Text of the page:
Confronting your triggers

Trigger warning: thoughts of suicide are mentioned in this blog post.

I had a depressive episode yesterday. It lasted for about an hour, I was brought to tears and stuck in a, “I’m a failure” mental loop. I couldn’t put away my groceries or do anything else. Now this isn’t the worse episode I’ve had, actually it was pretty mild all things considering. I was left feeling exhausted after the episode but I could function; I cleaned, cooked and settled in for a movie (I watched district 9 last night, I really enjoyed it). My trigger; a text message conversation with my Dad.

Summary of the trigger

It starts with my Dad asking to borrow $3000. I say I only have $1000 in savings (if you’d like to read more about my finances, I have this blog post). Conversation flows from there and I’m left feeling like a failure because I can’t help. The last time I blogged about a trigger, I was terrified of confronting the person who caused the trigger. This time was different. This time I thought, “If I don’t say anything, it’ll never get better”.

Confronting the trigger

I actually told my Dad, “this has made me feel pretty miserable”. I then switched off my phone so I wouldn’t have to deal with his response until the morning when I knew I’d be in a better mental state. Good thing I did because my Dad basically told to grow up and get over it. Here’s a summary of that conversation:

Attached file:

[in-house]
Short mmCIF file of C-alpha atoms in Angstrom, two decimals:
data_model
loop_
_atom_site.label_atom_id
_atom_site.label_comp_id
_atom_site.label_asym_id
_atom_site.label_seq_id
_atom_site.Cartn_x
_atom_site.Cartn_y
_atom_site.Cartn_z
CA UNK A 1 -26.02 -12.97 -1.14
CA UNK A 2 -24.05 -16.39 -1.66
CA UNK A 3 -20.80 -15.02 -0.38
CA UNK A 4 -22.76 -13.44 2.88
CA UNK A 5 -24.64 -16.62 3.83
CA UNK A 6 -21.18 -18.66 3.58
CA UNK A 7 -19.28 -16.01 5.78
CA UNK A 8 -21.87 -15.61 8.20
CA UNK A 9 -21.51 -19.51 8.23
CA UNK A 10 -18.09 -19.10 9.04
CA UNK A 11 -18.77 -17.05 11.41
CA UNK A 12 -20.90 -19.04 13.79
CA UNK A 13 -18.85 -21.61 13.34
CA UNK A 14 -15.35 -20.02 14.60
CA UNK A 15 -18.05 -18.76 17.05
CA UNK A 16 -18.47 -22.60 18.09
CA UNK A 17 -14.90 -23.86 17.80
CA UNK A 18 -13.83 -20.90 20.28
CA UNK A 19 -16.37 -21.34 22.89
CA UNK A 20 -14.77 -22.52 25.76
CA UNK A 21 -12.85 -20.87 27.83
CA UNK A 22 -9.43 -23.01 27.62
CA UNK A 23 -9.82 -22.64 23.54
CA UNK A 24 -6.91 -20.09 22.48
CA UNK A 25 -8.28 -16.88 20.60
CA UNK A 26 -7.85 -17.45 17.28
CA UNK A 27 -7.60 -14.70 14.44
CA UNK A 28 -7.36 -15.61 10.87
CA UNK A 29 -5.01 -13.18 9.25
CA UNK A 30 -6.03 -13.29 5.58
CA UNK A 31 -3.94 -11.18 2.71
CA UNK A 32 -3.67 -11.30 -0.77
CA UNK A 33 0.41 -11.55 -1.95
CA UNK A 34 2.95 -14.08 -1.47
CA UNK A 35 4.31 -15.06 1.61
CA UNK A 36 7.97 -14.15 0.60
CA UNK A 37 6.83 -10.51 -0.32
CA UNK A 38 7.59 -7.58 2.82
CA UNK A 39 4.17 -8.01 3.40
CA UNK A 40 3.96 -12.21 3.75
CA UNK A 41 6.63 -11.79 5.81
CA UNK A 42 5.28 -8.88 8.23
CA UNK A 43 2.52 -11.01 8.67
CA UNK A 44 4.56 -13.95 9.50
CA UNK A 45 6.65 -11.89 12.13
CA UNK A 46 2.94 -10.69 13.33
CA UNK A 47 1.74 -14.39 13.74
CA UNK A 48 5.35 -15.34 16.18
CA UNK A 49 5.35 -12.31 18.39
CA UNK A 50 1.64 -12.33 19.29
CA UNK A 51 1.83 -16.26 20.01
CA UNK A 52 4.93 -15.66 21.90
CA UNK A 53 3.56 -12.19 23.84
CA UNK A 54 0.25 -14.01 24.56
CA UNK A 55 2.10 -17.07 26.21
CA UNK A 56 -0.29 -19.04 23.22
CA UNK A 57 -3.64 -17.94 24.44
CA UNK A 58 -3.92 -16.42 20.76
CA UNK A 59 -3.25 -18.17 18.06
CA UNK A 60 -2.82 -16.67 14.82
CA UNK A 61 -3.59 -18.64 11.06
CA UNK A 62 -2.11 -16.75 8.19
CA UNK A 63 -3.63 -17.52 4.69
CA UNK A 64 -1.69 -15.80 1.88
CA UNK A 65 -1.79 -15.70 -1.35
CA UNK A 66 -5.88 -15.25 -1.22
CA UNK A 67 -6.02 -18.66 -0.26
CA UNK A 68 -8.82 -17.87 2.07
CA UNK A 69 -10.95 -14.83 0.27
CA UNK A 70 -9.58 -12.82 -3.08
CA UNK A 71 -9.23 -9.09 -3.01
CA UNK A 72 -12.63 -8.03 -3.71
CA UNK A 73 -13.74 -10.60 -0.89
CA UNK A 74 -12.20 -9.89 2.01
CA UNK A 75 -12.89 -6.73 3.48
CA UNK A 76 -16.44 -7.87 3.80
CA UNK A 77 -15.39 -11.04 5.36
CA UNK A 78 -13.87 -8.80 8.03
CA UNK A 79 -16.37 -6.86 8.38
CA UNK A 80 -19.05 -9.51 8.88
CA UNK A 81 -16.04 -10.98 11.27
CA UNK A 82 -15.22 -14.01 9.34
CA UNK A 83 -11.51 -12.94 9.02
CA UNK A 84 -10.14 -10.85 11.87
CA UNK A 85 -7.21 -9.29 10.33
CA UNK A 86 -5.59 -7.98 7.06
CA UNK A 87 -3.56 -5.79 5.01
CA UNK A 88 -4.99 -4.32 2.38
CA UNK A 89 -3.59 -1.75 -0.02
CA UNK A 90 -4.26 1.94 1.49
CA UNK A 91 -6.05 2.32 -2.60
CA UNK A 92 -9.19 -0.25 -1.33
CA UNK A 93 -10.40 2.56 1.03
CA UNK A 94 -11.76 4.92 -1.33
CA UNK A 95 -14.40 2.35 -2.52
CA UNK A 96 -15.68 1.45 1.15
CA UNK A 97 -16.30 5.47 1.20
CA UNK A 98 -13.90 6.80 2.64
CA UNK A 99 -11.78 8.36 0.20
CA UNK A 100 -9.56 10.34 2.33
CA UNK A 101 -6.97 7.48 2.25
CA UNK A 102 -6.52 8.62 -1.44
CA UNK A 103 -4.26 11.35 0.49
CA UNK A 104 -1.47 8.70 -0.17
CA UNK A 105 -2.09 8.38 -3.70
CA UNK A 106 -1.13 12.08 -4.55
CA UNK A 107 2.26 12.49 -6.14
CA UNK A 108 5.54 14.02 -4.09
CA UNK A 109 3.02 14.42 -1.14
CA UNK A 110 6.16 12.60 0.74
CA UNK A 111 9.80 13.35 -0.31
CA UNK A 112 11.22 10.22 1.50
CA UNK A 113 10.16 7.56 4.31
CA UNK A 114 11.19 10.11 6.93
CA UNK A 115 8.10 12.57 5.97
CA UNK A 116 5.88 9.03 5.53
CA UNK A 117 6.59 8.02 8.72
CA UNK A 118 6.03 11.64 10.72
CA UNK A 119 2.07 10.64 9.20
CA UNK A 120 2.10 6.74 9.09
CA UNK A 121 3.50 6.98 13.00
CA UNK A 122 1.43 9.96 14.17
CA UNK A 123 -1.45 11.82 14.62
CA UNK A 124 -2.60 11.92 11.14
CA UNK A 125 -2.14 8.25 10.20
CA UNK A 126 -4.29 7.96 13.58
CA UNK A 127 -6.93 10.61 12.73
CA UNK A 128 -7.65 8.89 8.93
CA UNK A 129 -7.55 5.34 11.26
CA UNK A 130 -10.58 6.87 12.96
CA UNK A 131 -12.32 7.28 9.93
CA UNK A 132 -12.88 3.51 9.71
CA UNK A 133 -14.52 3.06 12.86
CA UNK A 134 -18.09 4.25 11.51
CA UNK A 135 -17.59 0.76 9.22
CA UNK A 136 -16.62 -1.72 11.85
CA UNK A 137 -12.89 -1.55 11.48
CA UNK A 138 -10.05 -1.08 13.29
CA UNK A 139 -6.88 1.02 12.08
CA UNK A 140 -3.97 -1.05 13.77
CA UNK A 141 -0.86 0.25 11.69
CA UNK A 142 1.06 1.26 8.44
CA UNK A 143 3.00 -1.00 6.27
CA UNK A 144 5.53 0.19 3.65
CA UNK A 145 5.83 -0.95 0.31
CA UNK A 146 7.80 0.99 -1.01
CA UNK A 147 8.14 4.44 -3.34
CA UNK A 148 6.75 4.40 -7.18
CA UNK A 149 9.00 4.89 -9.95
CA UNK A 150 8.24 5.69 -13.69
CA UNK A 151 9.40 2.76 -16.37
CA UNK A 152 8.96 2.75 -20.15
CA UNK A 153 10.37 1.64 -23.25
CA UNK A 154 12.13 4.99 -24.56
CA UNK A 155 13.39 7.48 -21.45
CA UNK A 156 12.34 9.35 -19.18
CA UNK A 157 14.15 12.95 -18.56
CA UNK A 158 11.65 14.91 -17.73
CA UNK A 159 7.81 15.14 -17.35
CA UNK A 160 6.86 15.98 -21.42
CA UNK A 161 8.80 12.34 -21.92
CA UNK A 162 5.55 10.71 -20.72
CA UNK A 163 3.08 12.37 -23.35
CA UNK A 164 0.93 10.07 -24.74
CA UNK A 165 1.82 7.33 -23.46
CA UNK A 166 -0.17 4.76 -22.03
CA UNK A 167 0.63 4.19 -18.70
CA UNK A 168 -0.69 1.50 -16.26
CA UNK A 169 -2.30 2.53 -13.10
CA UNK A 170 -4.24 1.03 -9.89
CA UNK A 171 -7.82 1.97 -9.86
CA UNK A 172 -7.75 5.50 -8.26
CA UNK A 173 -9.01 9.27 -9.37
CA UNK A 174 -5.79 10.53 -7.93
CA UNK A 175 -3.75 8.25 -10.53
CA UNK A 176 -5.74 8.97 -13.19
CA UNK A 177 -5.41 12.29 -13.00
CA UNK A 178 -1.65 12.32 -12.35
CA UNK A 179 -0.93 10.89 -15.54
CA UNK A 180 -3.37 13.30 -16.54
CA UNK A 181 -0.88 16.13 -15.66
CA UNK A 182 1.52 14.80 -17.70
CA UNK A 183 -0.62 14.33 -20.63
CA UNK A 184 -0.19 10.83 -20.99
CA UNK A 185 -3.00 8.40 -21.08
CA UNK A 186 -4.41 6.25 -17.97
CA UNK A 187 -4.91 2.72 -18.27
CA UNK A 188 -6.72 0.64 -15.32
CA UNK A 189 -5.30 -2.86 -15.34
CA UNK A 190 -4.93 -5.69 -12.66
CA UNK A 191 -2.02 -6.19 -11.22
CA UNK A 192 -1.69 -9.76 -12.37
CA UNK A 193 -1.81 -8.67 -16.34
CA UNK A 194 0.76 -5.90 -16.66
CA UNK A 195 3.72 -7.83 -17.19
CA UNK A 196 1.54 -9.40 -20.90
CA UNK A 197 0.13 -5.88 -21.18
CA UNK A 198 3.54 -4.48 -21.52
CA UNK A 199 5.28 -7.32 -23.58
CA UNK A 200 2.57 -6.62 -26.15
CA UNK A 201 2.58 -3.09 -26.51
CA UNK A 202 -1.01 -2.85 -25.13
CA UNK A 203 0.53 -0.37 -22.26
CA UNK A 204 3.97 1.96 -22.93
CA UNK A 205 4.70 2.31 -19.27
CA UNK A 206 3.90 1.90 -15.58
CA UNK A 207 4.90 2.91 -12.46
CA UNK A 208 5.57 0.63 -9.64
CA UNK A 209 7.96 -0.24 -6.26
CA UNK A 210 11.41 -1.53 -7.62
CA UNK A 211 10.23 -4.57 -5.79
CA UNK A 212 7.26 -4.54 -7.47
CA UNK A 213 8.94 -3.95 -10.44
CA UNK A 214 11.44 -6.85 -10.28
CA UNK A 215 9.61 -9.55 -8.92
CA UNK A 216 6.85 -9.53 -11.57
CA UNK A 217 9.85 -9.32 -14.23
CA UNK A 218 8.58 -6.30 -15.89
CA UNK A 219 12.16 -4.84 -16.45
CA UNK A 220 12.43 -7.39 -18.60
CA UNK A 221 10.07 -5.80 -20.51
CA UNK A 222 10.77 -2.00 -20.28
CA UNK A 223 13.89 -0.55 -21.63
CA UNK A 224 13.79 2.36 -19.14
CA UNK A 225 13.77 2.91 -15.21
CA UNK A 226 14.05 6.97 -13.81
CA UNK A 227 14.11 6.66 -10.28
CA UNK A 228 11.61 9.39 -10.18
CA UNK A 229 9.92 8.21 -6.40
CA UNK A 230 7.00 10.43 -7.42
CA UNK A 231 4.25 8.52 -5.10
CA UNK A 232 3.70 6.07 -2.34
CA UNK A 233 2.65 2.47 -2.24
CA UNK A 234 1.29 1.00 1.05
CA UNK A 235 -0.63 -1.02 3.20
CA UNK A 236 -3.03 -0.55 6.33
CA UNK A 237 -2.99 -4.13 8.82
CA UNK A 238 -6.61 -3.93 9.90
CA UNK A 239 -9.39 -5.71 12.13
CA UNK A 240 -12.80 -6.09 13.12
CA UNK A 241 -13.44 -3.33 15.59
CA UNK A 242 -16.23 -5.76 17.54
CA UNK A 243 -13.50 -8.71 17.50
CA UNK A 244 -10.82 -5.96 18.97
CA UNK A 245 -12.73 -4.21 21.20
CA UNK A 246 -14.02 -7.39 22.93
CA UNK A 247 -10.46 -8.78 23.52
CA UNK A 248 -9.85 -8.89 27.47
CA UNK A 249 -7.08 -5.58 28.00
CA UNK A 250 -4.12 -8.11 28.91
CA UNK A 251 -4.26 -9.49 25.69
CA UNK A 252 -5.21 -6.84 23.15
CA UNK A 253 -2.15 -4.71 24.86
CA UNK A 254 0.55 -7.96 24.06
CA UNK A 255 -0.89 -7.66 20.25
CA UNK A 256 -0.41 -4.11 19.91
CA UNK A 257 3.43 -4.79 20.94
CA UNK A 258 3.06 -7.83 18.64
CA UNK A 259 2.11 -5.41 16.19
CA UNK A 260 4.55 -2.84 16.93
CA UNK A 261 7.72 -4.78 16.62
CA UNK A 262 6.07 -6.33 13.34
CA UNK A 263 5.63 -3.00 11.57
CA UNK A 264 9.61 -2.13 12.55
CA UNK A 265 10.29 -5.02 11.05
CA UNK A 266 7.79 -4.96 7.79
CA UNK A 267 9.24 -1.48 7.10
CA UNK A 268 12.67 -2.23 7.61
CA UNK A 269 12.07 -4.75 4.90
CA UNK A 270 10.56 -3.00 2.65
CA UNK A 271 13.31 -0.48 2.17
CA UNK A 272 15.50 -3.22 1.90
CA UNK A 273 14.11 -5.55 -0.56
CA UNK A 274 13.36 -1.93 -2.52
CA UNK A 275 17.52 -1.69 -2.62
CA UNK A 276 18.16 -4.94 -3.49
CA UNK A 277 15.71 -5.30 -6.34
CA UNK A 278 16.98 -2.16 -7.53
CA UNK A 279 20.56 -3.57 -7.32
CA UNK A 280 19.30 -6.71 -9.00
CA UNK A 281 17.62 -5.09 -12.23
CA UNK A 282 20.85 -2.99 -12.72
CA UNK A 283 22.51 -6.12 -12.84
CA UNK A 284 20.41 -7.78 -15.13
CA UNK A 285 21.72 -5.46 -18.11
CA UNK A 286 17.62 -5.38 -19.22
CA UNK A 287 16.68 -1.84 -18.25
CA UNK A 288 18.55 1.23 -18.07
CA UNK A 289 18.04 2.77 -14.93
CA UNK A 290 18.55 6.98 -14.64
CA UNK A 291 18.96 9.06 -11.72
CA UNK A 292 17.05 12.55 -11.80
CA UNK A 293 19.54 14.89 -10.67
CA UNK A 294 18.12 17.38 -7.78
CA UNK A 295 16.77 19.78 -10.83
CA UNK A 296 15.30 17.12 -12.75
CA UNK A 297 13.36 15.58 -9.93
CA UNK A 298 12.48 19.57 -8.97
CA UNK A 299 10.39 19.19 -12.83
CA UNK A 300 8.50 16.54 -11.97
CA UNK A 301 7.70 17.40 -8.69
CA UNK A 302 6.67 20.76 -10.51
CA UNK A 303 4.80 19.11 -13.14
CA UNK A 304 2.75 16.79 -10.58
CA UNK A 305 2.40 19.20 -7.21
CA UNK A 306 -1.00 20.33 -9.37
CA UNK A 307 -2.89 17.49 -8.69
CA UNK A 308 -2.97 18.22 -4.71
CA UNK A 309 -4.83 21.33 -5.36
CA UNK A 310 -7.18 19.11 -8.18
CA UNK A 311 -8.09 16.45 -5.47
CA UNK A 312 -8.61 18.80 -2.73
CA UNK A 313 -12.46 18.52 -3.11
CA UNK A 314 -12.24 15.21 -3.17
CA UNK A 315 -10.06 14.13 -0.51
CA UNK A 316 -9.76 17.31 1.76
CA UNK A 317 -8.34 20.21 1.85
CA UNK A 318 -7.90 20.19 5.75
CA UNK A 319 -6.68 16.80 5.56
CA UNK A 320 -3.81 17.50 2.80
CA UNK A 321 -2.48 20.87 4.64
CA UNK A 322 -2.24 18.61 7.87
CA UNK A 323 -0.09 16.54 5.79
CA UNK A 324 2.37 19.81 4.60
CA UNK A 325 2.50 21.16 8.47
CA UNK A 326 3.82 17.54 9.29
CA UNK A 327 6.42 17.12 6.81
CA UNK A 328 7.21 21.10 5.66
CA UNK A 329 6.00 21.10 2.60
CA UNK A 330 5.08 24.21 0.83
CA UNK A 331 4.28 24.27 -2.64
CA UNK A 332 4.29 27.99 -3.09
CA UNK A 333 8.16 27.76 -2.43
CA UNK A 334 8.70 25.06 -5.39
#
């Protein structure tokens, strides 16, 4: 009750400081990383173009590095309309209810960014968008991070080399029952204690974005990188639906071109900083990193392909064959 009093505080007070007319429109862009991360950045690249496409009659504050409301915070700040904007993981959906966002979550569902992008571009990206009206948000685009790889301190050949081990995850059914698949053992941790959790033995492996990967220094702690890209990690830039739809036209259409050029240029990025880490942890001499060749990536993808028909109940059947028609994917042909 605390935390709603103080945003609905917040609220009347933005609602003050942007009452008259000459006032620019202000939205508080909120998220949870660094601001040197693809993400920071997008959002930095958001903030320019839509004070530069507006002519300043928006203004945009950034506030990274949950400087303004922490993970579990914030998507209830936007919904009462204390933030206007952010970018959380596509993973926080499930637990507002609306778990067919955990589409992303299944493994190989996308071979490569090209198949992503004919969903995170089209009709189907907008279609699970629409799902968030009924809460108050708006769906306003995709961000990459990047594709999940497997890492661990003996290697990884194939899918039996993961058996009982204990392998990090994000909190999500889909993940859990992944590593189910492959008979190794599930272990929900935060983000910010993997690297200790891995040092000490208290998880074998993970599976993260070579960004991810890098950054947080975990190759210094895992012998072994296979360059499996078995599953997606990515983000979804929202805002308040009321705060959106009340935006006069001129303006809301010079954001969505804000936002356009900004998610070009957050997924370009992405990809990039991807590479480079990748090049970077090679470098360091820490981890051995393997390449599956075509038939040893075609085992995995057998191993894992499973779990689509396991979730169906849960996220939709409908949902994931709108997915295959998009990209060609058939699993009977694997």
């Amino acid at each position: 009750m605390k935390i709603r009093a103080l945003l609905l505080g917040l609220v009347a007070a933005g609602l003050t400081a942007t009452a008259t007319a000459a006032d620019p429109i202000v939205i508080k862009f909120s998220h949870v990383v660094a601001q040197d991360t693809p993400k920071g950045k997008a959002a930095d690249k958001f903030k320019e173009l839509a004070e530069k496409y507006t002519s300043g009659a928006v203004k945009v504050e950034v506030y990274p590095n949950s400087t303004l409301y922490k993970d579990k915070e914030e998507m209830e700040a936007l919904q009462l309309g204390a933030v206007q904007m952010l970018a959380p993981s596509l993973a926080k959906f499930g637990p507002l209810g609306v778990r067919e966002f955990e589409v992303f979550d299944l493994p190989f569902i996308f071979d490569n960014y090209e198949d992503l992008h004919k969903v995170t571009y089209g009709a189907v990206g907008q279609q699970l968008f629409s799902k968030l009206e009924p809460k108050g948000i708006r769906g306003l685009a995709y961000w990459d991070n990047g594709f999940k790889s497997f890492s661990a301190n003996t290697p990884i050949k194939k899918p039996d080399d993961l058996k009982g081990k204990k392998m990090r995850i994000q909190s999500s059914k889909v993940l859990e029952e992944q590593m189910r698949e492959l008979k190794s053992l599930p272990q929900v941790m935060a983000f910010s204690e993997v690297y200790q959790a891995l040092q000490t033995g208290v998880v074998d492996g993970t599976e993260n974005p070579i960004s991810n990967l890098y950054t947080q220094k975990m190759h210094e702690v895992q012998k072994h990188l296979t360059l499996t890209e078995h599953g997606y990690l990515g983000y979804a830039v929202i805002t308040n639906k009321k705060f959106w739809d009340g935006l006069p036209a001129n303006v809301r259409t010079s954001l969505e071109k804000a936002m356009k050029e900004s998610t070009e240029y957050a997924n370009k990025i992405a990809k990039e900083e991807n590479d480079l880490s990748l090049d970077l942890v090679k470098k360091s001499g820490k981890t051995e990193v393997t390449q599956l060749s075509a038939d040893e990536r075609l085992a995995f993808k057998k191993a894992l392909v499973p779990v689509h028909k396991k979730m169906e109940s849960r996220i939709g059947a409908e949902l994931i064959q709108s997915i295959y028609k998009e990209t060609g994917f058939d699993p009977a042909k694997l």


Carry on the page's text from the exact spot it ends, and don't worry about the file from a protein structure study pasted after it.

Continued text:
It didn’t work out

So confronting my Dad didn’t change anything, He didn’t apologise. However I feel better for confronting this. The last time I confronted my dad over how his words made me feel miserable, I was 16 and wrote a fake suicide note after some nasty insults were thrown my way. He didn’t apologise then so why would he now? You can see the whole conversation here if you want too:

Please be supportive

If someone reaches out to with their problems, please provide an empathetic ear. This story is a case of what not to say. We don’t necessarily want solutions, sometimes we just want to vent our frustrations.

Have you ever confronted your triggers? Do you have any stories of where it worked out for you?

On a more positive note, I enjoyed watching this ted talk on why some people develop depression or anxiety. And one idea was, “are you living by values which make you feel good or are KFC values?”

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